Give them different ways to show their thanks too! Some kids love to do so with words. Others with gestures (a thumbs-up or an 'okay' sign). Some still like to draw pictures or write letters or even make videos! However your child wants to show their gratitude, let them and encourage them to do so in fun and interesting ways that show their personality and their unique gratitude.

Don't let the art of 'thank-you' notes slip away; just adjust to how best your child says, "Thanks!" and go with it!

Also take note of people who are exceedingly generous with their time, talents and resources. I always like to point out when people go to the next level for me, and I make a big deal of it. My son sees me recognize something that a lot of people just 'expect' and he sees the genuine look of thanks and gratitude when someone is truly appreciated for their kindness and generosity. When we go out of our way to note someone's kindness, our kids are much more likely to do so themselves.

In fact, spending a few minutes each day to talk about things (or people) for which we are grateful is another way to raise kids with an attitude of gratitude. When appreciative recognition and talk become our daily life, it becomes our children's too. You can do this at the dinner table, in the car after school, or even nightly as part of a bedtime ritual. You can do this orally, or consider a gratitude journal--a great way to have tangible pieces of evidence we have much for which we can be thankful!

Attitudes of Gratitude: Be Honest With Your Kids

Sometimes, we want to shield our kids from the world because we don't want them to see how sad and hard it can be. And while we don't recommend scaring your children with the harsh truth of today's world, to be honest with them is a great way to raise kids with an attitude of gratitude. You want them to know how fortunate they are, and sometimes, they only do so if they know how unfortunate others' lives are. Consider (if you can afford to) sponsoring a child who needs help. Or, if money is tight, look for ways that you and your kids can get involved in helping others. When they see how little some have, they develop a sense of gratitude for what THEY have--sometimes it takes seeing to believe. More, working within your community or another charity that is near and dear to your and their heart can really help them develop compassion and empathy for their fellow humans.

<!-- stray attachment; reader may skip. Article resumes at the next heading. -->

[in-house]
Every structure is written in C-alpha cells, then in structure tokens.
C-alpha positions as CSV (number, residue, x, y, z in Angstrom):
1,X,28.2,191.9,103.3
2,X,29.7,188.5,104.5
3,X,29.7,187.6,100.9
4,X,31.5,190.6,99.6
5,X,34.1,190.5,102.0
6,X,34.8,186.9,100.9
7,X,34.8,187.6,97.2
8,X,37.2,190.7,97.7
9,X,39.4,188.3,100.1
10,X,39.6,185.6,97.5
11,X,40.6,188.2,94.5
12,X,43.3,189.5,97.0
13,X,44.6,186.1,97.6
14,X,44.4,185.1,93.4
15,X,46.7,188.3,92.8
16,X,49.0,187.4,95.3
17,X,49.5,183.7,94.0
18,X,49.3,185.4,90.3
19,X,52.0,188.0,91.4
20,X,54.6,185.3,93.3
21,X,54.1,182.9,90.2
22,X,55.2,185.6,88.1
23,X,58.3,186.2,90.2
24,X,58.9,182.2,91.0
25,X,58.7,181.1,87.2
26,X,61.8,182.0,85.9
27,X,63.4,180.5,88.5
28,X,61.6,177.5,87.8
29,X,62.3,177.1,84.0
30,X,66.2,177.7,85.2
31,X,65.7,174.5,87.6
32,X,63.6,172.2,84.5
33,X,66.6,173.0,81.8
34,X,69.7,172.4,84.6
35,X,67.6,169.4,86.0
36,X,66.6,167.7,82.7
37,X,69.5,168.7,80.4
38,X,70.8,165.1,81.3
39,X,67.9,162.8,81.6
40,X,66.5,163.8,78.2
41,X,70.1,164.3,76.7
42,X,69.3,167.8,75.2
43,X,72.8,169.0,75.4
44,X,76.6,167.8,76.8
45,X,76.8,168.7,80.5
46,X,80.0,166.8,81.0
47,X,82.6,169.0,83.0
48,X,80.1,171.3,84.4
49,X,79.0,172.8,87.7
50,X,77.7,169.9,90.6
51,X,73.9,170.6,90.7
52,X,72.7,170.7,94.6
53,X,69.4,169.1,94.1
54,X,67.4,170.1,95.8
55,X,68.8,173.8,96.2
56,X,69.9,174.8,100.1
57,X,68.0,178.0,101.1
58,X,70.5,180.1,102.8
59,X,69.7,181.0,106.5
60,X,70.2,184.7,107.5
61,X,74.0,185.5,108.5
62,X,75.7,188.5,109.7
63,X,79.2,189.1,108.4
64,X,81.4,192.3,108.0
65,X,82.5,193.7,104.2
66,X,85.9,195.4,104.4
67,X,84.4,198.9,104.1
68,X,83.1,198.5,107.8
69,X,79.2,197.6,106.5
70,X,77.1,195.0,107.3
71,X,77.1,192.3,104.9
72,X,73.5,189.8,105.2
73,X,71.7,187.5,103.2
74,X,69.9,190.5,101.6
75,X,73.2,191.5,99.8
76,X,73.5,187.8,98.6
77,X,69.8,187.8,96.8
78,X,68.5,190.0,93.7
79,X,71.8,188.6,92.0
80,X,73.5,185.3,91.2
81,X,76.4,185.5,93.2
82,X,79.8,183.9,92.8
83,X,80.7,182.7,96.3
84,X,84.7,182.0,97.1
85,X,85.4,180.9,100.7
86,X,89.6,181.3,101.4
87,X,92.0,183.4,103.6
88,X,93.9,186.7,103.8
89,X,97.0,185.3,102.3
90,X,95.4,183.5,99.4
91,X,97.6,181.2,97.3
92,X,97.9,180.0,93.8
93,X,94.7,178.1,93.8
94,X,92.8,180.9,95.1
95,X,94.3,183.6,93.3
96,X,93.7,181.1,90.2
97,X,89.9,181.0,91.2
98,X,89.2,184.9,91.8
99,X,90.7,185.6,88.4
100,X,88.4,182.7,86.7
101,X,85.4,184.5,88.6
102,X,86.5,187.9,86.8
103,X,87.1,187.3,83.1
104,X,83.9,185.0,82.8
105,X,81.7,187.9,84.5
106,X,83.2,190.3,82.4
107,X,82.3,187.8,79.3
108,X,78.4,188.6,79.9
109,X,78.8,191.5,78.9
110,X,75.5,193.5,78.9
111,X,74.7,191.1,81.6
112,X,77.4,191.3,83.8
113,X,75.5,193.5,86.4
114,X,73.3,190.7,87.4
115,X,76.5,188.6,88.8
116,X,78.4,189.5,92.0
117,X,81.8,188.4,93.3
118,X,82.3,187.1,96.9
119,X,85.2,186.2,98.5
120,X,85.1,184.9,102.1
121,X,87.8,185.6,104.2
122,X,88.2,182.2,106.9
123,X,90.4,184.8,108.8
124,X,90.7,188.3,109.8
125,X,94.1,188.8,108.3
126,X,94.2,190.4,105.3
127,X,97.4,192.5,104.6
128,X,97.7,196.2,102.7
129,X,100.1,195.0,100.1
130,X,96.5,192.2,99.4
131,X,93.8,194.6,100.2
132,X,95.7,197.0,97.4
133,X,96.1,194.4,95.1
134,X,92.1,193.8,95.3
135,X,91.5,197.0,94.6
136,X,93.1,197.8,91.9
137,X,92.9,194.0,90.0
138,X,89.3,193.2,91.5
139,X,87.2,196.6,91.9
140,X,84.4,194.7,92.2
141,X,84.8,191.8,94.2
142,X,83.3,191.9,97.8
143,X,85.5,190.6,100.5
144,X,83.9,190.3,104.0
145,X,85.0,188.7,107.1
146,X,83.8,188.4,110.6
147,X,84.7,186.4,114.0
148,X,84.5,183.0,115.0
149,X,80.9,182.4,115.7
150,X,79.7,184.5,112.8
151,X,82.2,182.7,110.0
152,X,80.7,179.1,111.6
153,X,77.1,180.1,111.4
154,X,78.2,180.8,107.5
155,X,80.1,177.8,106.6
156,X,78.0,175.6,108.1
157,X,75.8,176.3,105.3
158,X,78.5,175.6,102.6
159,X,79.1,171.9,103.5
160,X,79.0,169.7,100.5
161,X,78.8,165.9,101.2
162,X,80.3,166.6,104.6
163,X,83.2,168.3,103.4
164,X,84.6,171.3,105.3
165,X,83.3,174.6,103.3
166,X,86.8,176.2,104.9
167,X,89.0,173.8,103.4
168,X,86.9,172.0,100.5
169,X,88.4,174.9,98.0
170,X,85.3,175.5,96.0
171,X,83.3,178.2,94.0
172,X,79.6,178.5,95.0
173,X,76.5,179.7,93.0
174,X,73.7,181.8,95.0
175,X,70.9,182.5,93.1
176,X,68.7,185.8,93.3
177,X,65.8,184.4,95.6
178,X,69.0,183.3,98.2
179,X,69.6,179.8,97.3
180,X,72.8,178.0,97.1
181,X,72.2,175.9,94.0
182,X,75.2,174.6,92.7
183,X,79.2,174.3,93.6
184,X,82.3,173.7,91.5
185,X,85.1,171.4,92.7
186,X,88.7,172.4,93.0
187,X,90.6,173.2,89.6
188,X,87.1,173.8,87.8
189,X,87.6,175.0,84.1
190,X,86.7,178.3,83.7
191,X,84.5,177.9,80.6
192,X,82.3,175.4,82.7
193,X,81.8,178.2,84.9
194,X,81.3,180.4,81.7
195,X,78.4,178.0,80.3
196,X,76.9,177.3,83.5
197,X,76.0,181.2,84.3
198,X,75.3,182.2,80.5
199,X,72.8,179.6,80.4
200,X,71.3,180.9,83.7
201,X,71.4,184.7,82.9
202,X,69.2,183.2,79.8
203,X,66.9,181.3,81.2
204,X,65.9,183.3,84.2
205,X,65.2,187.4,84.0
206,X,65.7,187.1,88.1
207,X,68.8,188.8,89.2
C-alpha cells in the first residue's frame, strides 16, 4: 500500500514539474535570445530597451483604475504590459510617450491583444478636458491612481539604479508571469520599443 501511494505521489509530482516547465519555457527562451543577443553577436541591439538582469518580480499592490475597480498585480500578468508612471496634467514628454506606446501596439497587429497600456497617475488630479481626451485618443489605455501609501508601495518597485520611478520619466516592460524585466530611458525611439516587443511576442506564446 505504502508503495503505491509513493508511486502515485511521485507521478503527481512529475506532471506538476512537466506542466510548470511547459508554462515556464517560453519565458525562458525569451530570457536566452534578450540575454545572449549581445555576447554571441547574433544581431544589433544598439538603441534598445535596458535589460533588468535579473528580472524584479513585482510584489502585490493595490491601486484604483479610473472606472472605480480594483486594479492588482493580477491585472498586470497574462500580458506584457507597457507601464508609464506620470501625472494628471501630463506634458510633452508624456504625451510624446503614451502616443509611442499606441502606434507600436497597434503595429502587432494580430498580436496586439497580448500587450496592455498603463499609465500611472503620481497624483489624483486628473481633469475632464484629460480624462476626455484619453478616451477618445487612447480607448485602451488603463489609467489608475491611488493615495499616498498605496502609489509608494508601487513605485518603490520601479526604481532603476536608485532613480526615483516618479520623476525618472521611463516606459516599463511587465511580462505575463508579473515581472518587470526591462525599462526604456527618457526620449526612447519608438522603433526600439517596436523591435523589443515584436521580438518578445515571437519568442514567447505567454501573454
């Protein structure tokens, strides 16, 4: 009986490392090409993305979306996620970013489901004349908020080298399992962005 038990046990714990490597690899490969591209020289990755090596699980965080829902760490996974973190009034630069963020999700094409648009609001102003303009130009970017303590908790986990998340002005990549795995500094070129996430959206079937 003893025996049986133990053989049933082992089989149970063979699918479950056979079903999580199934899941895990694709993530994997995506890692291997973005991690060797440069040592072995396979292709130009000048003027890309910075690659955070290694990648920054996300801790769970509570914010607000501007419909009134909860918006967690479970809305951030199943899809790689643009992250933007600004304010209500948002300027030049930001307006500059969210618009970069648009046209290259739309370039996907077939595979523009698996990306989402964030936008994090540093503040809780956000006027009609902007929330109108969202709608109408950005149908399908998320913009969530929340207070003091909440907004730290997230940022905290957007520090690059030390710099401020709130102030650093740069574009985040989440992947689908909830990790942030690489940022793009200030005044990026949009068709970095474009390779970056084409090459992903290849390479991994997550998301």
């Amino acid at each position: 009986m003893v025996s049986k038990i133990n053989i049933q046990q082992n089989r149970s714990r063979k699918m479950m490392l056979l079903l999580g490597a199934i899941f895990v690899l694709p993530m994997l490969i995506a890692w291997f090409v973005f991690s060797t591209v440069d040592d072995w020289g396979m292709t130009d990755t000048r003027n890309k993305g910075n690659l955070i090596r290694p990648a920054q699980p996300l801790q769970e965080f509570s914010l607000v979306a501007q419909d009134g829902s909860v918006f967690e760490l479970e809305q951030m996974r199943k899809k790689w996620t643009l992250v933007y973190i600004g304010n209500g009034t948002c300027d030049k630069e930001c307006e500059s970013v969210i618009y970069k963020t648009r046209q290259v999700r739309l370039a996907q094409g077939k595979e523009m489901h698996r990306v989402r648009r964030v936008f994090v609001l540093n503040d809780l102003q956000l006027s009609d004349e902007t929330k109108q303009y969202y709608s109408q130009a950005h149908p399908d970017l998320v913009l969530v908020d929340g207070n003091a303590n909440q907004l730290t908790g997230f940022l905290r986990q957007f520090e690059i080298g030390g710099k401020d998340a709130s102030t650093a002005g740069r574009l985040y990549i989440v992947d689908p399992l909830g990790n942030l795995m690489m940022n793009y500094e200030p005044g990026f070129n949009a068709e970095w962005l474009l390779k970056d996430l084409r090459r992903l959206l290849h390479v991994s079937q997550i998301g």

There are so many places you and your family can volunteer, and so many charitable organizations that can use donations--talk with your kids to see what interests them and they feel passionate about.

Most importantly, call out (gently) when they're not being grateful. Most kids in our country are WELL above the global poverty standard. When our littles complain about wanting chocolate milk over regular, gently tell them you understand, but it's important to be thankful for the milk in general. When they're upset about not having the latest game/book/toy/sweatshirt/shoe, remind them of what they DO have and that children all over the world are lucky to have beds to sleep on. No, you don't want to guilt your kids into compassion.

But, you do want them to know the truth of our lives--we're so lucky to have what we have in this life. There's ALWAYS something to be thankful for, even if it's just the day is over and we get to start a new one tomorrow. Give your kids THAT attitude of gratitude and watch it help them soar as adults!

Image: sondem/Shutterstock